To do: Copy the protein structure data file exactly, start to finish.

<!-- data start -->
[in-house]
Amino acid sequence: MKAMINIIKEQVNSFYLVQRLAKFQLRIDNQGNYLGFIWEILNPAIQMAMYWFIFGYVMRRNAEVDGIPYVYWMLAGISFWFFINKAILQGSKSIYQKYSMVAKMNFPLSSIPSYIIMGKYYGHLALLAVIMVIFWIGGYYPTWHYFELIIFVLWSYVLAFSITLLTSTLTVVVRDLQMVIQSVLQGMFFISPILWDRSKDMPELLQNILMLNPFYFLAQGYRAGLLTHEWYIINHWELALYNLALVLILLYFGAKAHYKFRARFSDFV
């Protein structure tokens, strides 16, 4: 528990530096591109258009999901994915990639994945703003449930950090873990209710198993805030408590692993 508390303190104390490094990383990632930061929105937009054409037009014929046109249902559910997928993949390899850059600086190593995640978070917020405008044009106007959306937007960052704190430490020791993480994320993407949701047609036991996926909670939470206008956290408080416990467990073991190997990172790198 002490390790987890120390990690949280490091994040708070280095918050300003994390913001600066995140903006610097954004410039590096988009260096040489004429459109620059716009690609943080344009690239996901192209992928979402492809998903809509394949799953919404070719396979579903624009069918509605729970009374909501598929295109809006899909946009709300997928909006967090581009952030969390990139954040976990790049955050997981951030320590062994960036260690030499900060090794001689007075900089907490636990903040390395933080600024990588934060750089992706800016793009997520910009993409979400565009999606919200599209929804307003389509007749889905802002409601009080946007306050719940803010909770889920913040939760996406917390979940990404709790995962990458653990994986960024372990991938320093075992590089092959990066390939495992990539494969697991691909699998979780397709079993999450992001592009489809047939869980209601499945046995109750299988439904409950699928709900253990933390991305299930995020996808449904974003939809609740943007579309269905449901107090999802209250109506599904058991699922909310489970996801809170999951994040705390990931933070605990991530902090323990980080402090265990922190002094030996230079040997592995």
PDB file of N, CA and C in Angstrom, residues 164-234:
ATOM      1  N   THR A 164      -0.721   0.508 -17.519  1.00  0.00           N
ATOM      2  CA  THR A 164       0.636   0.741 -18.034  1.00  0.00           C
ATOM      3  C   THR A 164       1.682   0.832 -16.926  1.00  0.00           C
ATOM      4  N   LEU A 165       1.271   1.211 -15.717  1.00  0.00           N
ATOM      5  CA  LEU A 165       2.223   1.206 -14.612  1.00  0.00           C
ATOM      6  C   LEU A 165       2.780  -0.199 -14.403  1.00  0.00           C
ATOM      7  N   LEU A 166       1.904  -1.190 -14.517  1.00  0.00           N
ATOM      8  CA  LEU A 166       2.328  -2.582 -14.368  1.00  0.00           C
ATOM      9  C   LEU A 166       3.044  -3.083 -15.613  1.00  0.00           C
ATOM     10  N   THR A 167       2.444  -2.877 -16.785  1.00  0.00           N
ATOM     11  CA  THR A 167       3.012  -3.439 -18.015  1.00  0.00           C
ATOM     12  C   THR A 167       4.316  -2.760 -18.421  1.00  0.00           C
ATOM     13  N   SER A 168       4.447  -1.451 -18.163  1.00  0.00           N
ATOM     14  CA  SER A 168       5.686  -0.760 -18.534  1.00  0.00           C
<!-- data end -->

[in-house]
Amino acid sequence: MKAMINIIKEQVNSFYLVQRLAKFQLRIDNQGNYLGFIWEILNPAIQMAMYWFIFGYVMRRNAEVDGIPYVYWMLAGISFWFFINKAILQGSKSIYQKYSMVAKMNFPLSSIPSYIIMGKYYGHLALLAVIMVIFWIGGYYPTWHYFELIIFVLWSYVLAFSITLLTSTLTVVVRDLQMVIQSVLQGMFFISPILWDRSKDMPELLQNILMLNPFYFLAQGYRAGLLTHEWYIINHWELALYNLALVLILLYFGAKAHYKFRARFSDFV
């Protein structure tokens, strides 16, 4: 528990530096591109258009999901994915990639994945703003449930950090873990209710198993805030408590692993 508390303190104390490094990383990632930061929105937009054409037009014929046109249902559910997928993949390899850059600086190593995640978070917020405008044009106007959306937007960052704190430490020791993480994320993407949701047609036991996926909670939470206008956290408080416990467990073991190997990172790198 002490390790987890120390990690949280490091994040708070280095918050300003994390913001600066995140903006610097954004410039590096988009260096040489004429459109620059716009690609943080344009690239996901192209992928979402492809998903809509394949799953919404070719396979579903624009069918509605729970009374909501598929295109809006899909946009709300997928909006967090581009952030969390990139954040976990790049955050997981951030320590062994960036260690030499900060090794001689007075900089907490636990903040390395933080600024990588934060750089992706800016793009997520910009993409979400565009999606919200599209929804307003389509007749889905802002409601009080946007306050719940803010909770889920913040939760996406917390979940990404709790995962990458653990994986960024372990991938320093075992590089092959990066390939495992990539494969697991691909699998979780397709079993999450992001592009489809047939869980209601499945046995109750299988439904409950699928709900253990933390991305299930995020996808449904974003939809609740943007579309269905449901107090999802209250109506599904058991699922909310489970996801809170999951994040705390990931933070605990991530902090323990980080402090265990922190002094030996230079040997592995």
PDB file of N, CA and C in Angstrom, residues 164-234:
ATOM      1  N   THR A 164      -0.721   0.508 -17.519  1.00  0.00           N
ATOM      2  CA  THR A 164       0.636   0.741 -18.034  1.00  0.00           C
ATOM      3  C   THR A 164       1.682   0.832 -16.926  1.00  0.00           C
ATOM      4  N   LEU A 165       1.271   1.211 -15.717  1.00  0.00           N
ATOM      5  CA  LEU A 165       2.223   1.206 -14.612  1.00  0.00           C
ATOM      6  C   LEU A 165       2.780  -0.199 -14.403  1.00  0.00           C
ATOM      7  N   LEU A 166       1.904  -1.190 -14.517  1.00  0.00           N
ATOM      8  CA  LEU A 166       2.328  -2.582 -14.368  1.00  0.00           C
ATOM      9  C   LEU A 166       3.044  -3.083 -15.613  1.00  0.00           C
ATOM     10  N   THR A 167       2.444  -2.877 -16.785  1.00  0.00           N
ATOM     11  CA  THR A 167       3.012  -3.439 -18.015  1.00  0.00           C
ATOM     12  C   THR A 167       4.316  -2.760 -18.421  1.00  0.00           C
ATOM     13  N   SER A 168       4.447  -1.451 -18.163  1.00  0.00           N
ATOM     14  CA  SER A 168       5.686  -0.760 -18.534  1.00  0.00           C